If you’re a web professional, Pittsburgh is a great place to call “home.”
For one, the city is stuffed with outstanding practitioners from a broad array of webby disciplines. With tech stalwart Carnegie Melon churning out batch after batch of HCI brainiacs and scrappy Pittsburgh Technical Institute (yes, I’m totally serious) minting successive generations of well-educated, cross-disciplinary digital talent, Pittsburgh’s web community is as peer-rich as it is talented and capable.
Then there’s the startup community. Alphalab and Innovation Works cultivate, mentor, and help fund scores of innovative startups every year. Shell Games, The Resumator, Showclix, Apangea, and Modcloth – to name the first few that come to mind – are all Pittsburgh companies. We’ve got an Apple outpost, a Microsoft outpost, and, just across town, we’ve got big-ass Google. Our friends and colleagues at Full Stop and Bearded (literally, in this case, two former Elliancers) are helping to represent Pittsburgh on the national stage, and even luminary Brad Frost moved back to town last year because – I’ll say it again – if you’re a web professional, Pittsburgh is a great place to call “home.”
I’m reflecting on all this local wonder today because, this evening, I’m going to be on a panel for a new local group: The Pittsburgh User Experience Designers group (95 and growing). The topic of tonight’s discussion is going to be UX Process, and I’m excited to hang with the ~40 confirmed attendees, swapping experiences and wisdom with colleagues Devan Goldstein and Chris Carter. As a die-hard UX nerd and ardent fan of Pittsburgh’s vibrant tech scene, I’m even more excited to get involved helping to grow UX Pittsburgh as a focused forum for Pittsburgh professionals from all across the UX spectrum.
I asked group founder Erica Volkman this afternoon, to put her own words to why she started UX Pittsburgh.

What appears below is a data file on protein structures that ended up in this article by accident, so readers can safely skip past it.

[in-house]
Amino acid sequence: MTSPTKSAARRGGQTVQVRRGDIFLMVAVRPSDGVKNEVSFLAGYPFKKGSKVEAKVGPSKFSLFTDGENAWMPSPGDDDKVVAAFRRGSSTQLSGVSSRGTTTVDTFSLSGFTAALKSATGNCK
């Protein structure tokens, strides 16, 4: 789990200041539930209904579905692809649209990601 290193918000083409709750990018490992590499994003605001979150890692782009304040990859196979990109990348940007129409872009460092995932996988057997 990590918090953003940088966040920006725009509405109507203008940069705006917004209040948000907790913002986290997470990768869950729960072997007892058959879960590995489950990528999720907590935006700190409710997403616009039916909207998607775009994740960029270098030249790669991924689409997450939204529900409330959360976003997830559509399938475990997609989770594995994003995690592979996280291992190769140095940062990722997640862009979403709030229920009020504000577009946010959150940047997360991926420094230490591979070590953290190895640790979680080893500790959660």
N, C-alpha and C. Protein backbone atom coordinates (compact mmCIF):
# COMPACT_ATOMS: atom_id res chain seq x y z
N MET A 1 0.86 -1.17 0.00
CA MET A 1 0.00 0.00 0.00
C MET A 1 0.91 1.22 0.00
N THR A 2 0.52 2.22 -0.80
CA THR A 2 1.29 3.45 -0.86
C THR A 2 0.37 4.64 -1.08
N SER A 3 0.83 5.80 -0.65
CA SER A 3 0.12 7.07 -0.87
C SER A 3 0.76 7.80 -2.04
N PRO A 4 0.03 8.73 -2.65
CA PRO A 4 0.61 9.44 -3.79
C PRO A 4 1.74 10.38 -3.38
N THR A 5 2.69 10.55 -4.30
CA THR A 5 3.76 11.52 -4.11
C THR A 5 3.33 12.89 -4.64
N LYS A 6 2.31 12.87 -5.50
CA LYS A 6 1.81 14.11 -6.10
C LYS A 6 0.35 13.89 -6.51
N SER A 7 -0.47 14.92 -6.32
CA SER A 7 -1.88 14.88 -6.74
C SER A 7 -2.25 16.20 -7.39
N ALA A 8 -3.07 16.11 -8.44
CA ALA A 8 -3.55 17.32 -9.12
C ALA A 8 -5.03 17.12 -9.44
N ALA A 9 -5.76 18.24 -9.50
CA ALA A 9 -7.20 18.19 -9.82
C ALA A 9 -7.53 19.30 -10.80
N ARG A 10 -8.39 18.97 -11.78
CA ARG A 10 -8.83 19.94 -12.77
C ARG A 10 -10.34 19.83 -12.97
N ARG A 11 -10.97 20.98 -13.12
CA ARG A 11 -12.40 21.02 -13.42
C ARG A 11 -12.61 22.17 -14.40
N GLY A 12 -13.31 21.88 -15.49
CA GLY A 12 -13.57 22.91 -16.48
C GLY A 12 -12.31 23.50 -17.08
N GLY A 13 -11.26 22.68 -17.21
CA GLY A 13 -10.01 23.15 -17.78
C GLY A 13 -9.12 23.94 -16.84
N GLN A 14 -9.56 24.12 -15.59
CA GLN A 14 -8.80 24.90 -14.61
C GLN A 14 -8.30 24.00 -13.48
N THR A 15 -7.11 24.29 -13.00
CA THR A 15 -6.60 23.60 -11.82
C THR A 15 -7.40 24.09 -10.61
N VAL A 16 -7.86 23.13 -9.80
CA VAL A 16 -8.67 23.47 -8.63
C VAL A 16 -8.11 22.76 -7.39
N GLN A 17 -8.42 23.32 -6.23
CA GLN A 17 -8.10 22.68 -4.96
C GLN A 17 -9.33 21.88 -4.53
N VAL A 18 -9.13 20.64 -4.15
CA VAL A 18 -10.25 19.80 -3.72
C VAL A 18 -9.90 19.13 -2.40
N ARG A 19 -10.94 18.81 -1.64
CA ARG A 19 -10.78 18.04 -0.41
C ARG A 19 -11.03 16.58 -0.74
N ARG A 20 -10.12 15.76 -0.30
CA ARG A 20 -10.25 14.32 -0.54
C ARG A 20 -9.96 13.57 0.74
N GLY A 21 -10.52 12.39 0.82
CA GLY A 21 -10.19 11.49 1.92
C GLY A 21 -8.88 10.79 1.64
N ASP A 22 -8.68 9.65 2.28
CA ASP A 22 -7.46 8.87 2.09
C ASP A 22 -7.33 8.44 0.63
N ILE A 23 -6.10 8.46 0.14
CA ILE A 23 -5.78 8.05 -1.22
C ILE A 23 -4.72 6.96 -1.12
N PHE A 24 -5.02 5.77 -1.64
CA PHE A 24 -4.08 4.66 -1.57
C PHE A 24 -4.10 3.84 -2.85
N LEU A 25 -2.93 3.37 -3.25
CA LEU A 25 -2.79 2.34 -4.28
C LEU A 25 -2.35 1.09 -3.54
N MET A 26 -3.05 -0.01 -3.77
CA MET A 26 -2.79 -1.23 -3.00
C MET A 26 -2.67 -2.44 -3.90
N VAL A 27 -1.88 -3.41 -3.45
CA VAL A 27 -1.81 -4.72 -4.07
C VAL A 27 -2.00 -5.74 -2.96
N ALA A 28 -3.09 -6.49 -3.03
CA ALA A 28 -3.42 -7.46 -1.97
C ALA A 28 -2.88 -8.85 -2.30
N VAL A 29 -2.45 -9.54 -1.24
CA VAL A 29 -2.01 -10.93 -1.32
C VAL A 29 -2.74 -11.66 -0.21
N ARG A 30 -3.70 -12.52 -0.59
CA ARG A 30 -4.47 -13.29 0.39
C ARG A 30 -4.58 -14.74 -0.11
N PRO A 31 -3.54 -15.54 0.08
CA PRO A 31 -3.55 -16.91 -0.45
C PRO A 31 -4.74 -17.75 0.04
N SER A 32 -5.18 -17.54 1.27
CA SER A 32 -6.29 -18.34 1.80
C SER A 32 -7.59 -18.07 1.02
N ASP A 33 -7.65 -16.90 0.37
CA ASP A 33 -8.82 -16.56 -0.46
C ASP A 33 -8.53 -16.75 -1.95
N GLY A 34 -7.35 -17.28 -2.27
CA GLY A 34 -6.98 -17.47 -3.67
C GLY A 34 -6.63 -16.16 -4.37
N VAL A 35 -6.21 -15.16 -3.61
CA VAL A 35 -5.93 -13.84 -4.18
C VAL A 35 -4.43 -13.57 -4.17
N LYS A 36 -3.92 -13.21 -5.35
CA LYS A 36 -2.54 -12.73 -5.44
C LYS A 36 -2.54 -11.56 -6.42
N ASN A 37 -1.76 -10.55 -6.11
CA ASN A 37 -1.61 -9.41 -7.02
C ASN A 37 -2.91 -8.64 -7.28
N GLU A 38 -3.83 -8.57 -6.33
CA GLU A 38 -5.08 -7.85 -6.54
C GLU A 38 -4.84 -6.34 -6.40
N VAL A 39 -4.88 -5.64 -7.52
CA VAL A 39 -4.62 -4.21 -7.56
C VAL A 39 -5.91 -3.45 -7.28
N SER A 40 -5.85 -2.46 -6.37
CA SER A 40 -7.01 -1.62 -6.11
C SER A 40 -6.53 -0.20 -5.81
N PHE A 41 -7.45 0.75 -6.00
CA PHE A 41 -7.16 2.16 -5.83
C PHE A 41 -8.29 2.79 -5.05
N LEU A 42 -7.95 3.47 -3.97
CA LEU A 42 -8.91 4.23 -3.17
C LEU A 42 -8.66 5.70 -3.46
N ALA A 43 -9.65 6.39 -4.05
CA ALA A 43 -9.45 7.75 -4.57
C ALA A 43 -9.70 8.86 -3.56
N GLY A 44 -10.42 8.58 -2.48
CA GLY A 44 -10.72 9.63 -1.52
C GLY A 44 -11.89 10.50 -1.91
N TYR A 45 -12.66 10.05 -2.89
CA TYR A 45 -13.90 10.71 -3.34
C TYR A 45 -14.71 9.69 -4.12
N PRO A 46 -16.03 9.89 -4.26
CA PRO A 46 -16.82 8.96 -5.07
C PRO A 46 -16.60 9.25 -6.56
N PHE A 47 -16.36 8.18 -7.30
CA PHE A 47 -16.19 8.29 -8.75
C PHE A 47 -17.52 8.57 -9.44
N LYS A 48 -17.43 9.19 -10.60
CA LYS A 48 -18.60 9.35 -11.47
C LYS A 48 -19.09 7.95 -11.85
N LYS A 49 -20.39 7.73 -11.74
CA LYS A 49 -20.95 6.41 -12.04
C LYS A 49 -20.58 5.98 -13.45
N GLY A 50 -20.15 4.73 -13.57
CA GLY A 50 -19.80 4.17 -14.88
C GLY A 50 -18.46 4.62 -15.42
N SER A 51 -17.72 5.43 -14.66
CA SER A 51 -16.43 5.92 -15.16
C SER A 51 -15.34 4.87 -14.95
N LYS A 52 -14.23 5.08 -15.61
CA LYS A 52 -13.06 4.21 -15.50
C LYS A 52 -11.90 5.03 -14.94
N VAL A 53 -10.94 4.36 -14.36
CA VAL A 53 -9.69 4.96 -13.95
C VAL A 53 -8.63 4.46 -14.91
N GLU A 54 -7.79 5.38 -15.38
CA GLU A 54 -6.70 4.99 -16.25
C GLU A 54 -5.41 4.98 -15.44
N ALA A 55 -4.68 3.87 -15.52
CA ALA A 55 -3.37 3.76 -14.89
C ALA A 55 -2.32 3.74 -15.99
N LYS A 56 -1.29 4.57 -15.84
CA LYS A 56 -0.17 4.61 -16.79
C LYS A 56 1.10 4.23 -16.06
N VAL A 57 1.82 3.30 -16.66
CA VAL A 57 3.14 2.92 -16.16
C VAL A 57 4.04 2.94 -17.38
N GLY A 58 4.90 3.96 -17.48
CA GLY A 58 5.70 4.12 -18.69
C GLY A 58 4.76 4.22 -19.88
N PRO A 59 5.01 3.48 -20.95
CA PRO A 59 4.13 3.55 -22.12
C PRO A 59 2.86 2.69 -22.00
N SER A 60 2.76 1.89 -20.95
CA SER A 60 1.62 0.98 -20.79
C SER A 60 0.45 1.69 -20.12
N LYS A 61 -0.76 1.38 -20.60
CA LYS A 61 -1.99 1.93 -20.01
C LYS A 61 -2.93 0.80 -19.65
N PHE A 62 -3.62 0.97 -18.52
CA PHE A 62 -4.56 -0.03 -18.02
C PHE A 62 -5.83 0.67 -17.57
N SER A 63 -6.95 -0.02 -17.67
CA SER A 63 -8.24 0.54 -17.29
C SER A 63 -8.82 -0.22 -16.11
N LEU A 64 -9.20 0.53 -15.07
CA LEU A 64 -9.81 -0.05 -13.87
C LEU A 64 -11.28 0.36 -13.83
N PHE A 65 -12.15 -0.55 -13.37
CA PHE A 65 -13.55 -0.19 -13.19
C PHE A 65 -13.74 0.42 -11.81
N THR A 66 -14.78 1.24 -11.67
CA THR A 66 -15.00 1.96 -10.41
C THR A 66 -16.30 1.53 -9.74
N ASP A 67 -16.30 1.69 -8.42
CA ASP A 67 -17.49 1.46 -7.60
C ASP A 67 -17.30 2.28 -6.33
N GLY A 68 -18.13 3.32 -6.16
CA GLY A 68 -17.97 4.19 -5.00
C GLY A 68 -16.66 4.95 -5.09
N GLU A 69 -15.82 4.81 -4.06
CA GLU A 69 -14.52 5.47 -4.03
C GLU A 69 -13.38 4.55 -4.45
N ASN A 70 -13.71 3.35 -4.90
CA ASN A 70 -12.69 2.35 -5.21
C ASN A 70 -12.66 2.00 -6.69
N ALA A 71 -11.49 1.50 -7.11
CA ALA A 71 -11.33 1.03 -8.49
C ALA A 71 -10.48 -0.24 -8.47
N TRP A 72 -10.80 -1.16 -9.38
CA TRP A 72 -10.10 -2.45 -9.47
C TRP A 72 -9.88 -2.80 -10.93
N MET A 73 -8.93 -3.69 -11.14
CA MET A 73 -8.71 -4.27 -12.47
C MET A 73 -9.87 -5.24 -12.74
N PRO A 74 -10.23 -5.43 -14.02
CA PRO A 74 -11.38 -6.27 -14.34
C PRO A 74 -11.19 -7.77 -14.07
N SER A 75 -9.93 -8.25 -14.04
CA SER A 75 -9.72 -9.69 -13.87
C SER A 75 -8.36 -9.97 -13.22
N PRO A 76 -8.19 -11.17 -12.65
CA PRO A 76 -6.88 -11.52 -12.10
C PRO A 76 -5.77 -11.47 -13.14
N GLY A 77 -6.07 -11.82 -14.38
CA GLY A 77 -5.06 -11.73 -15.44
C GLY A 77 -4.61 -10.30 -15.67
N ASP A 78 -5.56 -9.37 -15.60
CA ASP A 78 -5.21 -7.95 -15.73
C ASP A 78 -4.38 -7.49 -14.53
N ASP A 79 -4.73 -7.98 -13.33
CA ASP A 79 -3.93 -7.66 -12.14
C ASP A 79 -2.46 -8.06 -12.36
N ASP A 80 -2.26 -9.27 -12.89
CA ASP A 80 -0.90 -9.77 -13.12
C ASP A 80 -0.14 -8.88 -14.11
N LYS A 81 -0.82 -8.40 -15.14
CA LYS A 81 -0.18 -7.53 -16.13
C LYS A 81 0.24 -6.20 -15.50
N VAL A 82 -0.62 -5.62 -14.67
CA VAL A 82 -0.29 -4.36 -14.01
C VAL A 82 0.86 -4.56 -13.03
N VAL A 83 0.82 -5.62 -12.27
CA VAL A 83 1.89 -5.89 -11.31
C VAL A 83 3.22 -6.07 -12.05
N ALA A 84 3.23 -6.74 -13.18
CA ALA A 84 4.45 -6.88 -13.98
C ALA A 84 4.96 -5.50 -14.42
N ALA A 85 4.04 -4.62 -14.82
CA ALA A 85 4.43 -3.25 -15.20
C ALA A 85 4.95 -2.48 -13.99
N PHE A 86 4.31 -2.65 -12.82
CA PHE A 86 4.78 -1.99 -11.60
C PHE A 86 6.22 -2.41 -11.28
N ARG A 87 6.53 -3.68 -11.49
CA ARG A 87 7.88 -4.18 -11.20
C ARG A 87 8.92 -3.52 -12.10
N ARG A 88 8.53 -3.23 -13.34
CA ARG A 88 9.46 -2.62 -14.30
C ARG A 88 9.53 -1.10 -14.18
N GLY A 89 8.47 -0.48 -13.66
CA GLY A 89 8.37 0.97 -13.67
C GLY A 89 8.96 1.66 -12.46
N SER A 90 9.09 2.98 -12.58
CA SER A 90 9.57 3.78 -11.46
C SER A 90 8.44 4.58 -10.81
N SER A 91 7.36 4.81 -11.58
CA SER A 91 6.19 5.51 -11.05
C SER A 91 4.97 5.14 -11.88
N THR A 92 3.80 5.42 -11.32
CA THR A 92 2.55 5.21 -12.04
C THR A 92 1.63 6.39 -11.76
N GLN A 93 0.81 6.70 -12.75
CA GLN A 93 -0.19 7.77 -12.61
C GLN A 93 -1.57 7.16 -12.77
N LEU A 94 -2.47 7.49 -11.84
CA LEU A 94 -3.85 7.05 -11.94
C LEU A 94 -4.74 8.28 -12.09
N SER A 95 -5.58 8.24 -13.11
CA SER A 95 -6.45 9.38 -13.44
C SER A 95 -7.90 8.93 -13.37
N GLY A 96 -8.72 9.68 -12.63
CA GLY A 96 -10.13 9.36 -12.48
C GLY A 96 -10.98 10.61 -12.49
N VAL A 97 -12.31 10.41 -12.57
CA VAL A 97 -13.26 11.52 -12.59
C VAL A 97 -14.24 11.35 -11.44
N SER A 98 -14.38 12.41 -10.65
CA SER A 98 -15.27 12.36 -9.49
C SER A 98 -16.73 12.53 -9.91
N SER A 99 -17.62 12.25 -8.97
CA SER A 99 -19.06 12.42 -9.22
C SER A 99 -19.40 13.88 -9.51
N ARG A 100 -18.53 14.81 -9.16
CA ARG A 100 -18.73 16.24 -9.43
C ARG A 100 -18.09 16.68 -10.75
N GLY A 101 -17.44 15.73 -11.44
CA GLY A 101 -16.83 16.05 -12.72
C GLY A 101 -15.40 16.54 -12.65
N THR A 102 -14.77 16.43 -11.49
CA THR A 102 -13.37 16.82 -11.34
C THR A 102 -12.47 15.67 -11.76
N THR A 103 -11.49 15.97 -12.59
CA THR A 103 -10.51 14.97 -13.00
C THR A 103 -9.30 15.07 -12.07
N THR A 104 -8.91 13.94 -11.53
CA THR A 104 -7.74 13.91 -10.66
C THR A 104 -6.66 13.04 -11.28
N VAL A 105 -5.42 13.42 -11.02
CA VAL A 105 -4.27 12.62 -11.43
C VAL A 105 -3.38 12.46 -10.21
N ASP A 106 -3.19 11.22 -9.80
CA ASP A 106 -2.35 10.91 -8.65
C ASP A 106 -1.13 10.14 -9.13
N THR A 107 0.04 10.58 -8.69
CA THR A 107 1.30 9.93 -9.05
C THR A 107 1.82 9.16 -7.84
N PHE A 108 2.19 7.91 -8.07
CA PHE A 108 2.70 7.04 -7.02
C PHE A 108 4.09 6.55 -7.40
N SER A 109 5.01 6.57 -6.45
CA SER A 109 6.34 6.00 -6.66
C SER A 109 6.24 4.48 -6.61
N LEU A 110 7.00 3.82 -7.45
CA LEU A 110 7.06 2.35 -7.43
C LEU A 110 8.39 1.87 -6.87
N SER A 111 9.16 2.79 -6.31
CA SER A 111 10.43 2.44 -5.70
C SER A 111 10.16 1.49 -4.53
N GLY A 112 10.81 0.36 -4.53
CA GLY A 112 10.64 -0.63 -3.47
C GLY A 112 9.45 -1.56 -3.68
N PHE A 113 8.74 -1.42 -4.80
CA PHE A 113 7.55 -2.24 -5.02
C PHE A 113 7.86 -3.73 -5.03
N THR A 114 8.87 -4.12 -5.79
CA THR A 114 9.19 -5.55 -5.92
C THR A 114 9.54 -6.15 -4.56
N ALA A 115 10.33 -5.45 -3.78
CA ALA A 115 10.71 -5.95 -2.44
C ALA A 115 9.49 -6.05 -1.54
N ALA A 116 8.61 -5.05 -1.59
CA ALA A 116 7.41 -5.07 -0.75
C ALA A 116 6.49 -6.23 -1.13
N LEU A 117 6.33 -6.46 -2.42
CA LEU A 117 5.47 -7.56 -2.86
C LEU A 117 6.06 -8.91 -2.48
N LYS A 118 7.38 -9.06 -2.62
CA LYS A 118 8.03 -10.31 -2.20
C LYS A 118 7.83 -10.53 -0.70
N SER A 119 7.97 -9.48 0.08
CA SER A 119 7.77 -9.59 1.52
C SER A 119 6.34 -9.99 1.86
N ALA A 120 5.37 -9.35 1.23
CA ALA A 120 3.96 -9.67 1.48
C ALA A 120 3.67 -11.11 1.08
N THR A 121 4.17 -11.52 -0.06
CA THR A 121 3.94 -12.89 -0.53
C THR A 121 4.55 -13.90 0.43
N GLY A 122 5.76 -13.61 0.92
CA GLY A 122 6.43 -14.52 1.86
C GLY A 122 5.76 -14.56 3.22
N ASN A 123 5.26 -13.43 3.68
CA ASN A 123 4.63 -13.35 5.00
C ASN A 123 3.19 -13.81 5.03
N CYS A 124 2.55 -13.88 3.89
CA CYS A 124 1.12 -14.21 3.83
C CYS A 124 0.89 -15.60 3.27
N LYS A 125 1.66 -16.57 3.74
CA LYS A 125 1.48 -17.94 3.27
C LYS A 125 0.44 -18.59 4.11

I have been working as a web professional for 7 years and felt Pittsburgh needed more specialized groups that can focus on specific areas of interest across the various tech disciplines. I decided to focus on User Experience because there were no Pittsburgh groups available where I could connect with other professionals and get some mentoring and answers to my questions.
The first meeting I had an overwhelming response and 25 people came to chat about UX at a local bar. We set some goals for what we would like to do in the future and get out of the group – namely, to have bimonthly meetings that focused on user experience – starting with broader topics such as process and then later diving more deeply into specific topics like how to conduct user interviews and create personas.
I figured I would start a group or meetup, give it two months, and see if I could gather some people together. Only three months later, here we are with almost 100 members.
Three months, 100 members. There’s something striking about that. It’s not a dearth of community that inspires the creation of new groups; it’s the abundance of demand and support from a lively and dynamic community.
This month’s UX Pittsburgh is August 15 from 6:00-8:00 PM. If you’re a local UXer, come join us at Revv Oakland for what promises to be fun, smart, and irreverent discussion about UX Process. For updates and announcements, follow @UXPittsburgh on Twitter and/or join our Facebook Group and/or join our Meetup Group.
One more thing: If you miss us tonight because you already committed to spending the evening staring at Twitter or whatever, don’t worry: we’ll see you next time.